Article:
---
//Intelligence has it's boundaries, but stupidity is unlimited.

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Slashdot Culture Assimilation?
Authored by: robophilosopher on May 06, '05 04:52:00PM

You forgot "insensitive clod" :-)



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Computer Science department - Mostly Unix
Authored by: PeteVerdon on May 07, '05 07:15:10PM

Used to be half Suns and half Linux, but the quirky old Sun machines with the nice keyboards have been taken away and replaced with boring homogenous Linux boxes. There's still a few big Sun servers churning away, including the one that I use for remote logins, but they're apparently due to be replaced to turn us into a pure-penguin shop.

The secretaries have Macs.

The swipe-card door access apparently runs on a 486 with Windows, but I'm ignoring that.

Pete



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Computer Science department - Mostly Unix
Authored by: inemo on May 10, '05 05:57:51AM

It is secure to run the swipe card on windows?

What happens if it gets a virus or hacked...



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Computer Science department - Mostly Unix
Authored by: PeteVerdon on May 10, '05 08:49:39AM

I assume that the door-access machine is not connected to the network. There's no reason that it should be, and an air-gap is the best anti-virus of all.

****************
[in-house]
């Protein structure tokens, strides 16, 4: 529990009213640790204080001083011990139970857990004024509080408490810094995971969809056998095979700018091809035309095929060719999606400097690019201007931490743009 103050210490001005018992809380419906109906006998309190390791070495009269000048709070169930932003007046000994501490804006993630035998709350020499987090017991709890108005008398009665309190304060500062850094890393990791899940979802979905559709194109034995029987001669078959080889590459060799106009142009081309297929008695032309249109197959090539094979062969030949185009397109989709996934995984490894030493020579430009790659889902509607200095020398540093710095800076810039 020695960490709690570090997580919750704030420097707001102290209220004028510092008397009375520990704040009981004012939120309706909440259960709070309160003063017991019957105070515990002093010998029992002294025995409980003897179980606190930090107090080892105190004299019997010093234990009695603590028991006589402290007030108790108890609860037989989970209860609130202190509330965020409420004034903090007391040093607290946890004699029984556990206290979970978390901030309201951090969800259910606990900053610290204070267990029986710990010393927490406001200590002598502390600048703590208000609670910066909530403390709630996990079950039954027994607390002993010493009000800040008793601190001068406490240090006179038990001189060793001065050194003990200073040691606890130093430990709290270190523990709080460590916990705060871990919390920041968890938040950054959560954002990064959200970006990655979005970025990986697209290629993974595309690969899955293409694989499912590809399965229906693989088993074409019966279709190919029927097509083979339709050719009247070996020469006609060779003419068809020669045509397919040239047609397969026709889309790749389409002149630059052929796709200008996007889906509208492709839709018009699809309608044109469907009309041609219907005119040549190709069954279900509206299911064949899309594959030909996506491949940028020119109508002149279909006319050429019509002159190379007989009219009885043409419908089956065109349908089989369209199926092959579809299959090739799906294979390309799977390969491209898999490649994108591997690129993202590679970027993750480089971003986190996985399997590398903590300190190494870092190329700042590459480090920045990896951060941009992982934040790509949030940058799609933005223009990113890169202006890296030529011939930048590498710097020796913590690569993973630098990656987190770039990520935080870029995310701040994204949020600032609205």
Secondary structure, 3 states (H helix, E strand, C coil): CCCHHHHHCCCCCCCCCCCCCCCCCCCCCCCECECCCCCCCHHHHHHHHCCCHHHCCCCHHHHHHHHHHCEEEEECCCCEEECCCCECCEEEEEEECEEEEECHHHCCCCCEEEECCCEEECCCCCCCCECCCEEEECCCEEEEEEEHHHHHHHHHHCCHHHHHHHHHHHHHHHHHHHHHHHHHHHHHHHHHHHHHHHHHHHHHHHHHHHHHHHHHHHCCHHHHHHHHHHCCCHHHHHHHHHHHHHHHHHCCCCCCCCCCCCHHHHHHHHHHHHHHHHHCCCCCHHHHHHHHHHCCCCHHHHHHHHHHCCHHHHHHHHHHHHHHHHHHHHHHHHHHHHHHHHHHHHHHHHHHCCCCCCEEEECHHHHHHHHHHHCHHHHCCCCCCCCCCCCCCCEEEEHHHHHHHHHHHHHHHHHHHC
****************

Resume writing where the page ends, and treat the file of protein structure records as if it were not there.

Even if it were connected, cracking attempts and virus attacks from outside the department are highly unlikely to work, since we're behind rather more than a PC World home DSL router here. Plus, and this is the most important factor, there are no other Windows machines in the department to take part in their usual incestuous exchange of viruses, hence avoiding what Douglas Henke describes as the "fatal error of setting up a network where one WormOS box can route packets to another without severely restrictive filtering (implemented on something written by grown-ups) in between."

Pete



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CS Department
Authored by: stewarsh on May 08, '05 11:39:07PM
We recently went thru some major upgrades in my Comp Sci department. Fortunately due to cost/performance/TOC we introduced several Macs to the replace aging UNIX(Solaris) workstations and servers. Our main Sun server is being replaced by an XServe and XServe RAID, desktop Suns are iMacs or PowerBooks. We have added lots of PCs to replace our computer labs. We're actually eleminating Linux simply because it's too annoying to manage and with the Apple and Sun server, we get a real UNIX that students can use and learn on.

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Mostly Mac
Authored by: tonyo on May 11, '05 02:20:04PM

13 Macs, 3 peecees in the office. And one of the PC's is the FedEx shipping machine running Win2K.

We'd have none but for:

* Quickbooks for Mac apparently lacks some payroll features the Bookeeper needs
* We do cross platform Filemaker development and need a PC laptop to make runtimes on (and sometimes rent to clients).

All macs are running Panther or Panther server. We'll switch in August after the first few runs of patches for Tiger and Adobe CS are on the books.